One correction that needs to be noted. I said that rising rents were an international problem. That’s not quite true. Housing costs in Japan have been stagnant for decades. That’s partly due to a stagnant population. But in Japan, there is less government regulation and constraint on development and as a result, more housing is created. Japan has a population roughly half that of the US. Last year in Japan, about a million housing units were built, a typical year. Last year in the US, 1.25 million housing units were built.
Hoarding can be an emotionally devastating disorder. The effects of obsessive hoarding can be hard on the hoarder themselves, and equally as troubling for friends and family. There is a distinct difference between someone who is a pack rat and someone who would constitute a hoarder. Let’s start by providing information you can ponder to see if you or someone you know might be a hoarder, followed by some suggestions for what to do.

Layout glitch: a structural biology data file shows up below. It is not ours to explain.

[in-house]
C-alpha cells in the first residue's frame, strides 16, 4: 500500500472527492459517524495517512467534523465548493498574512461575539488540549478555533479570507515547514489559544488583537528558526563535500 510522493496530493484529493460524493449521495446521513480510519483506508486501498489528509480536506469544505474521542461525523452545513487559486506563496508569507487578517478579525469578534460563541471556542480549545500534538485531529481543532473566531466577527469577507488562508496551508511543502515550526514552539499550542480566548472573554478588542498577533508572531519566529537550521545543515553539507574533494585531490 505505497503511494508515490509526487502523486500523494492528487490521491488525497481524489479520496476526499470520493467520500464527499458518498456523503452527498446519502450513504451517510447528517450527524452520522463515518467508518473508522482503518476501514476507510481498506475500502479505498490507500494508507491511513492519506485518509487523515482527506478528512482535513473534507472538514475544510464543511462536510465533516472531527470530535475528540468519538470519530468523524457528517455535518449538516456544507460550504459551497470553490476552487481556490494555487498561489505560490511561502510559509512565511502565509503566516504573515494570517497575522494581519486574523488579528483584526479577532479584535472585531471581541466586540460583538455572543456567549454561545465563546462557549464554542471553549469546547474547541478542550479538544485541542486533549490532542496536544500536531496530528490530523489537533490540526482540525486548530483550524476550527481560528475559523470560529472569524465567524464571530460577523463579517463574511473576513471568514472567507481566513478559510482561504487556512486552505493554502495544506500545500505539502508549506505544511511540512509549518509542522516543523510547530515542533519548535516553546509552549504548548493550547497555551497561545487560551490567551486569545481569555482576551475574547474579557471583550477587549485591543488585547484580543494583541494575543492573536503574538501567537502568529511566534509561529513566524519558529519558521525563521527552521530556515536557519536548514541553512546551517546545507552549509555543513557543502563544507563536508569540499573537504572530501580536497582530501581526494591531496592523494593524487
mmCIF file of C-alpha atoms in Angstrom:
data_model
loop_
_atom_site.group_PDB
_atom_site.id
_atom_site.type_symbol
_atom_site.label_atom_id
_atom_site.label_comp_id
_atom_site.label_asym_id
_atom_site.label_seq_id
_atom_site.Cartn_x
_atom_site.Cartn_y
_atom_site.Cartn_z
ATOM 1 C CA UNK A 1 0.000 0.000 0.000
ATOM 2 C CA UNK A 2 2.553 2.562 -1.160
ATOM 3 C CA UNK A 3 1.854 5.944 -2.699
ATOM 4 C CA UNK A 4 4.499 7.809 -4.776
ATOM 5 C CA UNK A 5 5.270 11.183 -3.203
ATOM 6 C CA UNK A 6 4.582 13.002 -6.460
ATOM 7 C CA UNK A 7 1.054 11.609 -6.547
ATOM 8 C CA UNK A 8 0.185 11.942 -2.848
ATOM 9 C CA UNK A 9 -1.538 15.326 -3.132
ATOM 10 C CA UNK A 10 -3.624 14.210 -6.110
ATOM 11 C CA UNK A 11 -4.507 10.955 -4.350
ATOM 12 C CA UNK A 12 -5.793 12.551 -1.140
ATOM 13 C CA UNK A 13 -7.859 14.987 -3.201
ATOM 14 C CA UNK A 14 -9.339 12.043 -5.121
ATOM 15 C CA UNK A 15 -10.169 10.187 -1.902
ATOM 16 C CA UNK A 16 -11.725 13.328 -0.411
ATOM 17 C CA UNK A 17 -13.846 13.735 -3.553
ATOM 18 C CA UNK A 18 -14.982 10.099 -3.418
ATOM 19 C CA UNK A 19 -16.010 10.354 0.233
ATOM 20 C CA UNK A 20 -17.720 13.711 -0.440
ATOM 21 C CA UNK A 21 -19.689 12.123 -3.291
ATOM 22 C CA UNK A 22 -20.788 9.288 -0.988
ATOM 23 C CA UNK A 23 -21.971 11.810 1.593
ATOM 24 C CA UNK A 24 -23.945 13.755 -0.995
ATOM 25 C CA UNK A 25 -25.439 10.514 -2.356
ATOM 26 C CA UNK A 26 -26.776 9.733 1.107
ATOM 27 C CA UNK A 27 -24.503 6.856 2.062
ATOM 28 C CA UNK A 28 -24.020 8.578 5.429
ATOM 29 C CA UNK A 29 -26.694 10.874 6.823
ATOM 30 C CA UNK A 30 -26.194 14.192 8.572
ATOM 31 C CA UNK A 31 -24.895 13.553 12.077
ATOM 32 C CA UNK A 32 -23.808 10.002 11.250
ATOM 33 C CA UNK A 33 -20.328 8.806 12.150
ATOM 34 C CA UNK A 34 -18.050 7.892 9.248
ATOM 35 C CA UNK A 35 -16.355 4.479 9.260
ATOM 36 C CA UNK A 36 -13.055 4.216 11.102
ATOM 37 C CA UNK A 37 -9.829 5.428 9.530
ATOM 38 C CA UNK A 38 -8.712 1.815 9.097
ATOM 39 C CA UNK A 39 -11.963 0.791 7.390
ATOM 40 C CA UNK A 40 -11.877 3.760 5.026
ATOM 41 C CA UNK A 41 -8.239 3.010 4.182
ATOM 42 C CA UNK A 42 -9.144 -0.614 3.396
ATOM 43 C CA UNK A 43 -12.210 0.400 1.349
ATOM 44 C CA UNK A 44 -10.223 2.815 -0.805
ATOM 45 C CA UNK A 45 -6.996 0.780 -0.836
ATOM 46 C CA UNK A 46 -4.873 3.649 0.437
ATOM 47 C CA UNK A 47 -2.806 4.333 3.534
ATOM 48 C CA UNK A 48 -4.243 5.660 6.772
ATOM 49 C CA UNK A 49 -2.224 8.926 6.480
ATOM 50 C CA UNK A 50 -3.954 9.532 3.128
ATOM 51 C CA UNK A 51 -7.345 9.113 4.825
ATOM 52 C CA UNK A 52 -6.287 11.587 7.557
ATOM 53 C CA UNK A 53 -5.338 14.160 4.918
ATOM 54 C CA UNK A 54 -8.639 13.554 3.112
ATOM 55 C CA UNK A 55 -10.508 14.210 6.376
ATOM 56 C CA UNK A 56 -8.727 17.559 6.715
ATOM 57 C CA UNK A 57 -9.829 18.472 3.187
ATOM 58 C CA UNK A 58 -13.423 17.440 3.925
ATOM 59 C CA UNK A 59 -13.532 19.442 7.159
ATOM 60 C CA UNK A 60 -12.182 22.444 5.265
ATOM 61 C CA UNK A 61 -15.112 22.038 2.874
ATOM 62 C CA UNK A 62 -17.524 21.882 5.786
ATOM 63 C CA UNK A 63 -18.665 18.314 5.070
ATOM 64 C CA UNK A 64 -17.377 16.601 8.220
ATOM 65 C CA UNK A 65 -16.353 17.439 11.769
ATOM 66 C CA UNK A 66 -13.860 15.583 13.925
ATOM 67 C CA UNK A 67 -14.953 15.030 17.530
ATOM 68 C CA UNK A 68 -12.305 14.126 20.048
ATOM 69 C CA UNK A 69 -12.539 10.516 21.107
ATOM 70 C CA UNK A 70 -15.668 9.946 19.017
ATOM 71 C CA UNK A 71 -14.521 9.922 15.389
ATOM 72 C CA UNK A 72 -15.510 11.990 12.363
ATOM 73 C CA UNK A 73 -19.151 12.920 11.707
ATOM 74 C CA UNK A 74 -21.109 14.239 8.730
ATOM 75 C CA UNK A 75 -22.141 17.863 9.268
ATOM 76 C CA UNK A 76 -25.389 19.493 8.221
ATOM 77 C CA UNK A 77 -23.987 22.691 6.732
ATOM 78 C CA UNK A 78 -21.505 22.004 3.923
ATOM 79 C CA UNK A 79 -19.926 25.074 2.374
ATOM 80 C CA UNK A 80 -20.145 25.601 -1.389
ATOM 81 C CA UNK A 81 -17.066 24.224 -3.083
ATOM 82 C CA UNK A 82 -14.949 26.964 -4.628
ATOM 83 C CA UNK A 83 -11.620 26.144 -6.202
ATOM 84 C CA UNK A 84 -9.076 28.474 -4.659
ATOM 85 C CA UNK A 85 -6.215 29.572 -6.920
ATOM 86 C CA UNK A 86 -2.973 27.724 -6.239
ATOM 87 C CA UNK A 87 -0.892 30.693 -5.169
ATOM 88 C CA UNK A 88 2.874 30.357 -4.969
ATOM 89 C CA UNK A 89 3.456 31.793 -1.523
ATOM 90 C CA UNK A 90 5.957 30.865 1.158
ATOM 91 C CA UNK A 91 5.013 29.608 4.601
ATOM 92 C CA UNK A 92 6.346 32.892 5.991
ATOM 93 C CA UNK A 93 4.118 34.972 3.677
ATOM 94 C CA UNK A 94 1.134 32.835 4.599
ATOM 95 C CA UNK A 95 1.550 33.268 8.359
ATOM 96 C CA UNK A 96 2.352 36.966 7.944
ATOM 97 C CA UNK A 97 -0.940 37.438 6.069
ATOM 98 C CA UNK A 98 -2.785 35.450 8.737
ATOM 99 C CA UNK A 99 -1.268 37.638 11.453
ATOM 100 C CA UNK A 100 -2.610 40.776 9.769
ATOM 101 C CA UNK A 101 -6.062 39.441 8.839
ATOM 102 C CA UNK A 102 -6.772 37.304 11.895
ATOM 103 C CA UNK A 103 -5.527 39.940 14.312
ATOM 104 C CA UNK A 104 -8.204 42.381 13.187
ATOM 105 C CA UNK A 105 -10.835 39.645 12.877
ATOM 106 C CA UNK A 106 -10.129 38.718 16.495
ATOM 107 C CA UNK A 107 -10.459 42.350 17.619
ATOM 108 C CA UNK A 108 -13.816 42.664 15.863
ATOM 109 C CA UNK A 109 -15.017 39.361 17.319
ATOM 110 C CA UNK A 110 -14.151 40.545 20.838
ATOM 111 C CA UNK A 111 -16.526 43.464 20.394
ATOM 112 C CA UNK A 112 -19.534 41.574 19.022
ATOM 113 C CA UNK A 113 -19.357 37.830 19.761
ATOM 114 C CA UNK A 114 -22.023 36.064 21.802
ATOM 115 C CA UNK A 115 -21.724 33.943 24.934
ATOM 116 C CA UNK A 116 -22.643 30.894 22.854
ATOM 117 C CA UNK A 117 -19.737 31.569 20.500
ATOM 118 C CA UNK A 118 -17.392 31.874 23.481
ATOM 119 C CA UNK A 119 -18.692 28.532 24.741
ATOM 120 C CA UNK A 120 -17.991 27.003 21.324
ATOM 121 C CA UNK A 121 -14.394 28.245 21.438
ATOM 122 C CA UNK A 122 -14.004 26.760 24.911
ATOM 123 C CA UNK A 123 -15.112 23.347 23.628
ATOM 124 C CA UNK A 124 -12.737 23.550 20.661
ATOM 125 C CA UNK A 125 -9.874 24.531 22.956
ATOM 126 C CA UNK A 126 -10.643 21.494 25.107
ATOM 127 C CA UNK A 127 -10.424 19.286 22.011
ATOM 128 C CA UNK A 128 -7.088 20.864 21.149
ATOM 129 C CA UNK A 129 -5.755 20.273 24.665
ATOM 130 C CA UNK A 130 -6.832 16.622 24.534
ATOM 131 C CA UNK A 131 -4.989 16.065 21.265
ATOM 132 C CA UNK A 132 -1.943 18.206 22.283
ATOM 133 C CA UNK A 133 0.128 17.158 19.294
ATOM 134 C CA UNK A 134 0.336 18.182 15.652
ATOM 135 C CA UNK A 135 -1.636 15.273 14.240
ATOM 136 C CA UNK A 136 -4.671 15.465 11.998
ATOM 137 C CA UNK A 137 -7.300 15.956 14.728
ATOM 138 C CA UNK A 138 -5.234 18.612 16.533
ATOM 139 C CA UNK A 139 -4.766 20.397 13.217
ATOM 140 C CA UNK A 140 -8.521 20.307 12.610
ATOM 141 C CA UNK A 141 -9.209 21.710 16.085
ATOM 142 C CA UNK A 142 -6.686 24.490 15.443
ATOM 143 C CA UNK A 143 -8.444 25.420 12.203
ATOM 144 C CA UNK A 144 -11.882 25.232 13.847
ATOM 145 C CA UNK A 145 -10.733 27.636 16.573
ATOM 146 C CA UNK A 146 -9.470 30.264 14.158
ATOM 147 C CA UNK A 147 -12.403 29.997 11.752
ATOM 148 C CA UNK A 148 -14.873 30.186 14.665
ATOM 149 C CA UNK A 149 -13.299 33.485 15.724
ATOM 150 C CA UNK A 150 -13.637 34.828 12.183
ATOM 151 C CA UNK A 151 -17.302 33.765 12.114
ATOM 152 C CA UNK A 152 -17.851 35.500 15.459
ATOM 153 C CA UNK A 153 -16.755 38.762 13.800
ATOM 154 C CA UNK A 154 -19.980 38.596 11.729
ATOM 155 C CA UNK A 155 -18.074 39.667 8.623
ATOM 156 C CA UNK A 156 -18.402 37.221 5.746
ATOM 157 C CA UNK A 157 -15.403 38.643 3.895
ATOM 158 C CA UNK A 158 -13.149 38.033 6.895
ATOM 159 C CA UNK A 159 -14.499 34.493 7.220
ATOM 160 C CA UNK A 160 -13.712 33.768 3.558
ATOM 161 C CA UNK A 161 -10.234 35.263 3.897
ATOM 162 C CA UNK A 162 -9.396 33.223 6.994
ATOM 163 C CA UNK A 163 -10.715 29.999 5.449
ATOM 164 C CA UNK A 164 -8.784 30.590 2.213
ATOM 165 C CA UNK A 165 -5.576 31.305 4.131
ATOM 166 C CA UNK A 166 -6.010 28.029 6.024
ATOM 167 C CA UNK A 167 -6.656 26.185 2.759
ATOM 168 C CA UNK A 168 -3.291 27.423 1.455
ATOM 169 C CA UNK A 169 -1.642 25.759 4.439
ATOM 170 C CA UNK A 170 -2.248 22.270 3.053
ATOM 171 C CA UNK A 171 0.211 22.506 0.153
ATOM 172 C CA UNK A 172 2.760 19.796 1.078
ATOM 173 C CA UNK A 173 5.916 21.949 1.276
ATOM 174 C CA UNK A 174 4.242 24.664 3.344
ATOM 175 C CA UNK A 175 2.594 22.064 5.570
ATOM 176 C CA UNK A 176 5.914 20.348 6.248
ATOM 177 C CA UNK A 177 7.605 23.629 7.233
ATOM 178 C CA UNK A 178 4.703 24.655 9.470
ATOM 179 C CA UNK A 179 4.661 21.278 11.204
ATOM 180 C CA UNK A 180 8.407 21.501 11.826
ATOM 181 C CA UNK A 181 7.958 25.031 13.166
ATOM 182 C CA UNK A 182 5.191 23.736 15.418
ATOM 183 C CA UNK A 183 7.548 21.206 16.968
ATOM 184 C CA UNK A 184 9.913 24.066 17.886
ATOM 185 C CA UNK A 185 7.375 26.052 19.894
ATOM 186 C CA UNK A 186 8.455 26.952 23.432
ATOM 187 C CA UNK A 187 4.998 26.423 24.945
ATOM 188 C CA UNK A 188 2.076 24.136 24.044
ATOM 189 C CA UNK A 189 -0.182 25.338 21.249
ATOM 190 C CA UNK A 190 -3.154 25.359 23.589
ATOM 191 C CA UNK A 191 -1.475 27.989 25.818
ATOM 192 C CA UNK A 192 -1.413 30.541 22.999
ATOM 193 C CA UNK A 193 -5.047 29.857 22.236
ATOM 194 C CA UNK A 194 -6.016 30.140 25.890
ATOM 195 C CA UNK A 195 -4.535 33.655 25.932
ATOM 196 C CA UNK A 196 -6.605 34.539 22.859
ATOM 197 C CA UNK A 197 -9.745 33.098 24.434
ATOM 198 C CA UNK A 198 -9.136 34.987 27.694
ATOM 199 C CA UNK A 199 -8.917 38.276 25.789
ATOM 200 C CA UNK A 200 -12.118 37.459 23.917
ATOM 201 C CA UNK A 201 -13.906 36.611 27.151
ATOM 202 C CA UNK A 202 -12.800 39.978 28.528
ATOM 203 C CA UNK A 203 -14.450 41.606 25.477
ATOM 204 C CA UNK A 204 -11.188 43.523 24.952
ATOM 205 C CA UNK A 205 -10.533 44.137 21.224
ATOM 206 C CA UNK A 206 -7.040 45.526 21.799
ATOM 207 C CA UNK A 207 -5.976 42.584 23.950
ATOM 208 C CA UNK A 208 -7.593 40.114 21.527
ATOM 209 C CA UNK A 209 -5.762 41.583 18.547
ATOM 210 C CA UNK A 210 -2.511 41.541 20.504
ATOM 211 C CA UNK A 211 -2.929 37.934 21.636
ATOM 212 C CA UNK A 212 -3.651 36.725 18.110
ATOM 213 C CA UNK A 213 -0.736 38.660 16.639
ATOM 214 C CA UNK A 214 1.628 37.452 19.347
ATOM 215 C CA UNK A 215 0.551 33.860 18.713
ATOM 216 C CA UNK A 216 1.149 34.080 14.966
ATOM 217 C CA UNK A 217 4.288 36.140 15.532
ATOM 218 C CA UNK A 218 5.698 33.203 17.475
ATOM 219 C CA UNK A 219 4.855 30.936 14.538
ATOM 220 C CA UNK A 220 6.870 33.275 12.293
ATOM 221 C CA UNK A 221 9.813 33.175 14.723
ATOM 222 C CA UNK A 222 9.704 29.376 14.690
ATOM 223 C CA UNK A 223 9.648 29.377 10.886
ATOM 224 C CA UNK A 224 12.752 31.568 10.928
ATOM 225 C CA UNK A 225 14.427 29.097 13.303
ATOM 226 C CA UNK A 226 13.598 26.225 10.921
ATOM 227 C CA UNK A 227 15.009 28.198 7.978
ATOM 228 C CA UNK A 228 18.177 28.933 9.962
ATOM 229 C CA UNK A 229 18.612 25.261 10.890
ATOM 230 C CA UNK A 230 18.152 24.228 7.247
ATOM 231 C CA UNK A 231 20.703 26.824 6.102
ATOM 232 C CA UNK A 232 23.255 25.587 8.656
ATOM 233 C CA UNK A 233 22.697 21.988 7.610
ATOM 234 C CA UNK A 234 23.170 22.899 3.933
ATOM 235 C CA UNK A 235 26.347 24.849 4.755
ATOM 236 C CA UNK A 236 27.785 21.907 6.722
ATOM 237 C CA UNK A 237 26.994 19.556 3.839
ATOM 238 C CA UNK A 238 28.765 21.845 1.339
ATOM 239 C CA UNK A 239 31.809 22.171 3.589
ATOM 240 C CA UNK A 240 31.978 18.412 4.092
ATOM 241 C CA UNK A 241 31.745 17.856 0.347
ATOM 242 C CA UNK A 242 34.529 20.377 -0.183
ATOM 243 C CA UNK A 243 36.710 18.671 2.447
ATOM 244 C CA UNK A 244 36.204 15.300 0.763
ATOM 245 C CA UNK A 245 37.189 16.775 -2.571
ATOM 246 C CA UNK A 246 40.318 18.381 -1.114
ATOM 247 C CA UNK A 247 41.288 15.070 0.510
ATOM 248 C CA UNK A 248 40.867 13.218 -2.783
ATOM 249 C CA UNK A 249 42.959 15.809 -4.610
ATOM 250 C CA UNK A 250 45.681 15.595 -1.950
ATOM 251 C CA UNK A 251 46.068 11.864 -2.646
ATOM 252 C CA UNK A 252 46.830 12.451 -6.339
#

Hoarder vs. Pack Rat – Is There Actually any Difference?
Aren’t fish supposed to be soothing? Aren’t you sick of counting sheep? And don’t sheep smell? Consider this aqua bed!
2. Indoor-Outdoor Pool
Ok, this one may be a little impractical in our Wisconsin climate, not to mention being a bit of a budget buster. But what if you hit the lottery? You’ve got to be ready for when good fortune smiles your way!
3. Chandelier That Turns Your Room into a Forest
Hey, every day can be Halloween now. Pass the candy corn!